Recent blog posts
For anyone who has ever asked themselves "why is politics still done like this?"
- Update: Audio file of Warren Hatter’s talk is now online 6 December 2012
- What we’ve done so far in 2012 2 October 2012
- Policymaking in the Cloud: Doing Things Differently
- No 8: The broadening inkblot: Self-improvement for people who read newspapers (and blogs…)
- No 7: Breaking the monopolies that control the way schools are designed
- No 6: Citizen-control of personal information
- No 5: Government information? Get the public to provide it!
- No 4: See Change – opening policy research to the public
- No 3: Assertion-flagging: for less partisan, prejudiced blogging
- No 2: The politics of buying stuff
- No 1: Towards Interactive Government
Monthly Archives: November 2010
Tweet We had over eighty people along for the Political Innovation event in Edinburgh on Saturday. Slugger O’Toole has a write up here, and Bruno Panara has pulled together a good timeline using Storify here.
Tweet We asked people registering to tick a few boxes. Those questions aren’t that easy to read and some are cut off on Eventbrite’s reporting display, so here are the questions in full from the registration system: It’s about as … Continue reading
Tweet This is a guest post by Mick Phythian. In many ways, it makes a similar point to the series of essays on this site entitled ‘What Politicians Need to Know about social public information’ – but a good deal … Continue reading
Tweet Here’s the NTK for Edinburgh Political Innovation (below). The main plenary session at lunchtime has been confirmed: Can Scotland harness the power of its own blogosphere?
What politicians need to know about social public information pt4: Lessons from effective hacktivism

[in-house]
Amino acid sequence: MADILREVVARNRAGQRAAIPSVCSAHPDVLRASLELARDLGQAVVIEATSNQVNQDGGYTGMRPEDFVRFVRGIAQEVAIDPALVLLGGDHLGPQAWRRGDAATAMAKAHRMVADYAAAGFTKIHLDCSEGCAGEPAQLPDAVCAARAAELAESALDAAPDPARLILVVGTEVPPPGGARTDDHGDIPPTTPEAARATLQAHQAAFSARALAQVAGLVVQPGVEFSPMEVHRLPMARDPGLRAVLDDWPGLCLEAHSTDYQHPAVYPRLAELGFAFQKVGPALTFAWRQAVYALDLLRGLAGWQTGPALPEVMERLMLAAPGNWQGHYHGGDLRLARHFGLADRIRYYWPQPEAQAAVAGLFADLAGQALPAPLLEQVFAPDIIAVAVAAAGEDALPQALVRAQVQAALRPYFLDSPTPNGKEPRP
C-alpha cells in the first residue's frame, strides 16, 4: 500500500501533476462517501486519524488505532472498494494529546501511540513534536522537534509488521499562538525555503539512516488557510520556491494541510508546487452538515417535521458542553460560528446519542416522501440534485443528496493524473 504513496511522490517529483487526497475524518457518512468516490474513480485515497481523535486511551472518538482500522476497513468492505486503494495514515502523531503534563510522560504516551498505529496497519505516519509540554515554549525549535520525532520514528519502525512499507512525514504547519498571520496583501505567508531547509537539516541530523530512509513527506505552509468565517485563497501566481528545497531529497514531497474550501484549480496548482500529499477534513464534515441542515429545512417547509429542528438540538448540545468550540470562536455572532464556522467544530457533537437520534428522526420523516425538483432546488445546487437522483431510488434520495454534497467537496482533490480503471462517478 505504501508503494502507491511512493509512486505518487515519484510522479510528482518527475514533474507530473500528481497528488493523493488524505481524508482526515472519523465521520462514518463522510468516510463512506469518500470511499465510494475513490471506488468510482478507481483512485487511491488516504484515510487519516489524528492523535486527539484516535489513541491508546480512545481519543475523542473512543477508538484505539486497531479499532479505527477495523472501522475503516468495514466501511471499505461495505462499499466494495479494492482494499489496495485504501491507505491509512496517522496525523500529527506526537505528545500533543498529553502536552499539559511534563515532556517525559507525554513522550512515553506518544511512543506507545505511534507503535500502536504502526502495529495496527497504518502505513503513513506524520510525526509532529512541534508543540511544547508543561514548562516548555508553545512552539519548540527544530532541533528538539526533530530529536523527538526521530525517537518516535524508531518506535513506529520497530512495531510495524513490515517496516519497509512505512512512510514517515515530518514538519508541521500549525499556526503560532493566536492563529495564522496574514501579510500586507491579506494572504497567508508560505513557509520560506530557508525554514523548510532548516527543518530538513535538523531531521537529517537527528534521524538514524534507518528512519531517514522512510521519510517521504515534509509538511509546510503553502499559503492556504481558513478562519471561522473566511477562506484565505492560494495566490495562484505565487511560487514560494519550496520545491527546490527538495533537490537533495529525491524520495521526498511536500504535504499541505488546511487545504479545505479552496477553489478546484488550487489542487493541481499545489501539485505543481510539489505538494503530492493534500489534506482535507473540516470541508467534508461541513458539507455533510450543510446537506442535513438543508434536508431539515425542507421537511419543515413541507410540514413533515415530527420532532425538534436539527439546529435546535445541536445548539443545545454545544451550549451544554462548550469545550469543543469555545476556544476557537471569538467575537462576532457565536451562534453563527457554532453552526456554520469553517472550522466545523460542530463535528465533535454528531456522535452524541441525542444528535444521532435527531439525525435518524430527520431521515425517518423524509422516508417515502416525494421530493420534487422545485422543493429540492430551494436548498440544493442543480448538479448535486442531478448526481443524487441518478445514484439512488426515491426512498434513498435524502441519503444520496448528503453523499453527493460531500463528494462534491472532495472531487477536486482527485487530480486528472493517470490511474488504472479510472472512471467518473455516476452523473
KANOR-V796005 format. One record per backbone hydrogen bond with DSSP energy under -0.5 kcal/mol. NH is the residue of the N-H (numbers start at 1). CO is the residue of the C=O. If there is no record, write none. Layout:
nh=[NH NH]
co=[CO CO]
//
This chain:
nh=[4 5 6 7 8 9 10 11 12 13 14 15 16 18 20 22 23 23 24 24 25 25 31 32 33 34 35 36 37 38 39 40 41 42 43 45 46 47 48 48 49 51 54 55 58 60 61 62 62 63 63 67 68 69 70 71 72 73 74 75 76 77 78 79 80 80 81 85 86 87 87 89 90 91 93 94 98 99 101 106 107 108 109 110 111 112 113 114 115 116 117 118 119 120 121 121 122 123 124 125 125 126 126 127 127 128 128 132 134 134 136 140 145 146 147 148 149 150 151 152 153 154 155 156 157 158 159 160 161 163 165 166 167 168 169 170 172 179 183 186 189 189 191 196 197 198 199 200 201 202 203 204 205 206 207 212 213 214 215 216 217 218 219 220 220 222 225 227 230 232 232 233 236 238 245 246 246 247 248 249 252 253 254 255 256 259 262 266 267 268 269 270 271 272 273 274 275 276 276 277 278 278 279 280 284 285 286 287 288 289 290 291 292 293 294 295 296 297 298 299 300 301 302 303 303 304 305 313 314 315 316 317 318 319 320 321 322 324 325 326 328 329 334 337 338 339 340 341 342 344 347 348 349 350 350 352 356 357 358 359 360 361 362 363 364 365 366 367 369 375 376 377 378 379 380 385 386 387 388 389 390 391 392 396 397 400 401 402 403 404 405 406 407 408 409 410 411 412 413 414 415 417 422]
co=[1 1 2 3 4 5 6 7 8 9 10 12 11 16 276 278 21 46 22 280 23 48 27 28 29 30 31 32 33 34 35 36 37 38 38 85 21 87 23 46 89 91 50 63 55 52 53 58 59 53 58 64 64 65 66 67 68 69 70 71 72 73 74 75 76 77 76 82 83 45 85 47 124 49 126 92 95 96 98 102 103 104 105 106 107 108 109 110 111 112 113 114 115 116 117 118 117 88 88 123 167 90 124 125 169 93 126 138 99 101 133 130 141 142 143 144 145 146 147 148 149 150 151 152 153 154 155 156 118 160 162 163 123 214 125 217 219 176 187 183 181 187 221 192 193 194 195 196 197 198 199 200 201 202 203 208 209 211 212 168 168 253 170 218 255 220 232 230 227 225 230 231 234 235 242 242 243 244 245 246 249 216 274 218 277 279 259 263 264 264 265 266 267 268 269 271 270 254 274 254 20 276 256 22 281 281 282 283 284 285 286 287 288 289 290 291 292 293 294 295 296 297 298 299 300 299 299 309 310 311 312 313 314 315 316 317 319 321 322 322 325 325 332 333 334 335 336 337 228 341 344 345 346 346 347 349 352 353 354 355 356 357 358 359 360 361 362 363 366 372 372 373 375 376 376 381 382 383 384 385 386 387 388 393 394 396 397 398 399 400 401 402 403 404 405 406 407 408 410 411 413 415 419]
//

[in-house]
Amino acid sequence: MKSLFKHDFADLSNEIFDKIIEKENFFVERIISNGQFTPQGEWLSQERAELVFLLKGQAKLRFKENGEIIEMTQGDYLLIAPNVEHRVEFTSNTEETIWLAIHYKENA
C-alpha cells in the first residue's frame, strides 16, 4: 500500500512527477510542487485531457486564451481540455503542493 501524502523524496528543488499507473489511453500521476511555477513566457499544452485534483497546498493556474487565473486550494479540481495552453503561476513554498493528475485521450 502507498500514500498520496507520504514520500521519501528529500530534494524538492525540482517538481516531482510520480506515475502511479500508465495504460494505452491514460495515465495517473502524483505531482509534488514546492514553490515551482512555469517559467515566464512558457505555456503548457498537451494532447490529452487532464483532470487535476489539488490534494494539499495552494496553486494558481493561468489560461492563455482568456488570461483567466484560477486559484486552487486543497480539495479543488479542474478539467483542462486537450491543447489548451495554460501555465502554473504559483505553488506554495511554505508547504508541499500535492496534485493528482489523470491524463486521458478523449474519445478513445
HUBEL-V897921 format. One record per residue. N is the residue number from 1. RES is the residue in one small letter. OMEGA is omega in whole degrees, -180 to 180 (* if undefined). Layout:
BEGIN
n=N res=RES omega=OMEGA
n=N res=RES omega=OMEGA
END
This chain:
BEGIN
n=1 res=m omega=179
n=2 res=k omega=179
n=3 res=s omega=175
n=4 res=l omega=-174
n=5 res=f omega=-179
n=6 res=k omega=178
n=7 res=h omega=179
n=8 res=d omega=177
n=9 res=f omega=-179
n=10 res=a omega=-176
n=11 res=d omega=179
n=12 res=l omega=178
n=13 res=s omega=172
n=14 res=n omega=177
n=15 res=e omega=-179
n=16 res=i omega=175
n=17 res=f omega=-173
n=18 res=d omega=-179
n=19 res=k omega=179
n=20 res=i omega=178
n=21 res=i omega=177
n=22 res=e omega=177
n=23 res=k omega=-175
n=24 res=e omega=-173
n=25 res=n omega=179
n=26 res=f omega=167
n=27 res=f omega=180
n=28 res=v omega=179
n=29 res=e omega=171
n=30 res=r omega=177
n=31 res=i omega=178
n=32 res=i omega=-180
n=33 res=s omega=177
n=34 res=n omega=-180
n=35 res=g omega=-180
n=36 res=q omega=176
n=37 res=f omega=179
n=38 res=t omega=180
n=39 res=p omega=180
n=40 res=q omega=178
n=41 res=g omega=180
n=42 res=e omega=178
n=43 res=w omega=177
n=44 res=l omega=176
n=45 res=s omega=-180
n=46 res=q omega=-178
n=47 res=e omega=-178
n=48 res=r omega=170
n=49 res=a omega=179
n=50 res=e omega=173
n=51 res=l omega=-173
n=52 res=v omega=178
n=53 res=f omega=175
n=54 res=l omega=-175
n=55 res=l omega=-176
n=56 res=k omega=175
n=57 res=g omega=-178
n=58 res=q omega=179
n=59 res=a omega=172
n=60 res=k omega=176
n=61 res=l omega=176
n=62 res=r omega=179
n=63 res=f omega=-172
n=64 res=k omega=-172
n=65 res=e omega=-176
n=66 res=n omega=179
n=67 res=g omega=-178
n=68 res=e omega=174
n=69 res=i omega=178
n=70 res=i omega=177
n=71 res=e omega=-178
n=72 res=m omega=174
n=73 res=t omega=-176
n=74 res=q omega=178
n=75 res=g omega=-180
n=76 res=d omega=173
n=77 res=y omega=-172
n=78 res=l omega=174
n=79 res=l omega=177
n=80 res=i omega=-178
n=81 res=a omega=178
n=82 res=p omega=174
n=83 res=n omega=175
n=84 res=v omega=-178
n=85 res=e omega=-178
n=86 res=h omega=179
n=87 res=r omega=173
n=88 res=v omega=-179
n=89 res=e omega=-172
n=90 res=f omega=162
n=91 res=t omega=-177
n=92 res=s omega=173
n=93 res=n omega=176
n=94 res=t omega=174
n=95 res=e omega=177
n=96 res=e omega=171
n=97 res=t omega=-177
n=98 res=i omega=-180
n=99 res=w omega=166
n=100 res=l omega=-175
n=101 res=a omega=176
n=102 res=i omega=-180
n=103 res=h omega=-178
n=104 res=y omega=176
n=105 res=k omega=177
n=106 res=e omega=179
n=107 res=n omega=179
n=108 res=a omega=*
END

Tweet Enlightenment thinkers were wide awake to the dangers of direct democracy as demands for the franchise increased. The concerns raised by thinkers such as Burke, Mill or DeTocqueville remain very pertinent to the discussions around the idea of The … Continue reading
Tweet As a motto, it’s hard to beat, isn’t it? It’s not ours either – it’s Owen Barder’s. Read all about it here.
What politicians need to know about social public information pt3: Breaking public sector info-monopolies
Tweet We’ve seen that it’s possible for manufacturers to rely upon social spaces to do their marketing for them with minimal input from themselves – and how the benefits of doing so can outweigh the advantages of the controlled message. … Continue reading
Tweet By the time you read this, we will have probably had more than 100 sign-ups up for the Political Innovation Edinburgh event. Sign-ups were asked to provide a small amount of information about themselves to help us to ensure … Continue reading
What politicians need to know about social public information pt2: How commercial monopolies were broken
Tweet If you like gadgets (I do) you will be familiar with the way that users research and buy them. Imagine you are a hi-fi enthusiast or an amateur photographer. You want to buy a new amplifier or a camera. … Continue reading
Tweet One of the Political Innovation essays has come from Ivo Gormley – director of the Us Now film and one of the team at the service-design agency, thinkpublic. A few weeks ago, they contacted us and offered to do … Continue reading